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Karlovy Vary Q&A: Alicia Cano – El Bella Vista

Receiving its world premiere in the Karlovy Vary Documentary Competition section, El Bella Vista is a quirky yet moving documentary about Uruguayan brothel El Bella Vista, its transvestite inhabitants and the small village community that wants to remove them and change the brothel into a Catholic School.

ScreenDaily asks director Alicia Cano about the film’s origins and the importance of premiering at the festival. World sales for El Bella Vista are handled by Taskovski Films.

How did you find out El Bella Vista and what led you to make a film about it?

It was reading a newspaper that said “A brothel is now a place for prayers; the neighbors got sick of the noise and decided to transform a house of prostitution into the house of God.” As soon as I read it, I found it so curious and familiar to my own memories at the same time (I also come from a small city), that I decided to go to the village to see if it was true. When I arrived I discovered that the new church was not only previously a brothel (one for transvestites at that) and before it was a soccer clubhouse. And in this moment I said to myself: ‘This is a film.’

What kind of preparation went into making the movie?

I stayed over one year [with the villagers] making interviews about their life, thoughts, in order to understand what I really wanted to say with this movie, and the underlying reasons in the Bella Vista’s conflict. After many months I explained to each of them my idea and how I wanted to tell the story. Then they could add ideas, share concerns and points of view on how they wanted to tell the story themselves.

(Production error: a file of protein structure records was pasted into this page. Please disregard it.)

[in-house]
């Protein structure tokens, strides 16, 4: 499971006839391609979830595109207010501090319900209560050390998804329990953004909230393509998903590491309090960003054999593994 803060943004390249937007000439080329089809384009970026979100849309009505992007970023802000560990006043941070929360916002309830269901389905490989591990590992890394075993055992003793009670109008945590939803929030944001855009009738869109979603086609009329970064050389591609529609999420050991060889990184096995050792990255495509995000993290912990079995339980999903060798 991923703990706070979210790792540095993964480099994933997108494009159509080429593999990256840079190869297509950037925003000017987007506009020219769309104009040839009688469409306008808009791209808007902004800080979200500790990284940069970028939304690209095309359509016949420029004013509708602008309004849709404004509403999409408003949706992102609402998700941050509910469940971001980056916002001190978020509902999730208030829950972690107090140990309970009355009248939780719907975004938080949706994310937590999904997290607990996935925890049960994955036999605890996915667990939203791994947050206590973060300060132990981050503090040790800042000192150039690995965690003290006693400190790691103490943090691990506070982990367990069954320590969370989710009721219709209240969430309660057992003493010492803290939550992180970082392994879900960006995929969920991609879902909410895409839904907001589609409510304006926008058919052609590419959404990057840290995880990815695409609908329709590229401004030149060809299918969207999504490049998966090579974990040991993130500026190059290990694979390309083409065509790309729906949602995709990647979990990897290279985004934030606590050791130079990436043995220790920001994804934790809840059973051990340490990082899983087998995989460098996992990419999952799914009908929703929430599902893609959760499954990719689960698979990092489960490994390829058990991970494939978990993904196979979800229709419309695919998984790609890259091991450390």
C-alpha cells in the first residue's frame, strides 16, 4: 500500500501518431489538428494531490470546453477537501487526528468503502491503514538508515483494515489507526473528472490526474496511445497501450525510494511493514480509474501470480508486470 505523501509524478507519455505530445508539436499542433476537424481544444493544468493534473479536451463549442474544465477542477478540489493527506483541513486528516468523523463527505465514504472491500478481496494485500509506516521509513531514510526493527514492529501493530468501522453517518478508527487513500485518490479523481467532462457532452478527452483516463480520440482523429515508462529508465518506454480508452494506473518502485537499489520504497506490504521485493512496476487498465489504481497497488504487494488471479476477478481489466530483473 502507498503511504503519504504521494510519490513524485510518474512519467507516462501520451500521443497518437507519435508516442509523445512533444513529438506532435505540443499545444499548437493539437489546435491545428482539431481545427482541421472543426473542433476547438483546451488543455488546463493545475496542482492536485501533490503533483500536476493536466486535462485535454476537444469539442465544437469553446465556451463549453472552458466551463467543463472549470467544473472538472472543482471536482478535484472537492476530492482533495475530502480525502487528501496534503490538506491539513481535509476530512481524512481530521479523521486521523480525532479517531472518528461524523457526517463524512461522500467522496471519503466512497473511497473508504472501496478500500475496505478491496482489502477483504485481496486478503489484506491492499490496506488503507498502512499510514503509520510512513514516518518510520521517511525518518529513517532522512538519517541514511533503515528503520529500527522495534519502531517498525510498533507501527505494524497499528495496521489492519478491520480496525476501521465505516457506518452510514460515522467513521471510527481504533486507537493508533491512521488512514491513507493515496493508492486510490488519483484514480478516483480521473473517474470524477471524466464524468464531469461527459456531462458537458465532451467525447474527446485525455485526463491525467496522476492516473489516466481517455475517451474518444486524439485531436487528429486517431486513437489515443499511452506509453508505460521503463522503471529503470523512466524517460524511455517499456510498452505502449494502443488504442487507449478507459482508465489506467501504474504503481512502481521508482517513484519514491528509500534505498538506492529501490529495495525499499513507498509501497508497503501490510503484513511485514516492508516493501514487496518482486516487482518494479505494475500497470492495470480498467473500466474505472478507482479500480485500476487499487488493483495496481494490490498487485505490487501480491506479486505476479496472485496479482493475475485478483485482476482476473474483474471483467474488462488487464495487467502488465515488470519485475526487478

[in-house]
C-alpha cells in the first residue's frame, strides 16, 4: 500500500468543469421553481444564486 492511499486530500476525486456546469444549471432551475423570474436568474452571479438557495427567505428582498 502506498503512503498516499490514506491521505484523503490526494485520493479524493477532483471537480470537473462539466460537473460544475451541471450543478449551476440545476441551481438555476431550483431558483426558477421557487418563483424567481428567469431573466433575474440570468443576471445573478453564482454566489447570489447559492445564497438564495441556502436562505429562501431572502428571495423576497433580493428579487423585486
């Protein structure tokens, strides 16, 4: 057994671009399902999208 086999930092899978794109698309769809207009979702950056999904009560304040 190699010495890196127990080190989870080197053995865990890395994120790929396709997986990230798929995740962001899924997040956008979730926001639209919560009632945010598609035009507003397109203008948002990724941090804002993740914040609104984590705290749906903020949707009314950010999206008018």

And what about the shooting and subsequent construction of the film?

The characteristic of the film is that my protagonists recreate the past from the present and play with this all the time. This is due to their own characteristic: they are always acting themselves. During the research period, when I was making interviews, people used to stand up and start moving in the space, using their bodies to explain to me how things were. They are not intellectual people that can stay for two hours speaking on a table. The film is illustrative of their way of living, and a conclusion of our process together. For me, El Bella Vista about prejudices. It is a movie on how prejudices can change, although in the end nothing has really changed. It’s part of human nature; people have behaved like this for a long time. And the heart of the matter is that all of the characters are seeking the same thing: to be loved. There is where the universality of this story lies.

How do you feel about premiering at Karlovy Vary?

I am very happy to start my film in Eastern Europe. Somehow I feel that our cultures are very closed and many Czech people can identify with this reality even if it comes from far away. This is my first film, so I am curious to see how a premiere of my film in a foreign country looks like!

For more Screen coverage of Karlovy Vary, click here.

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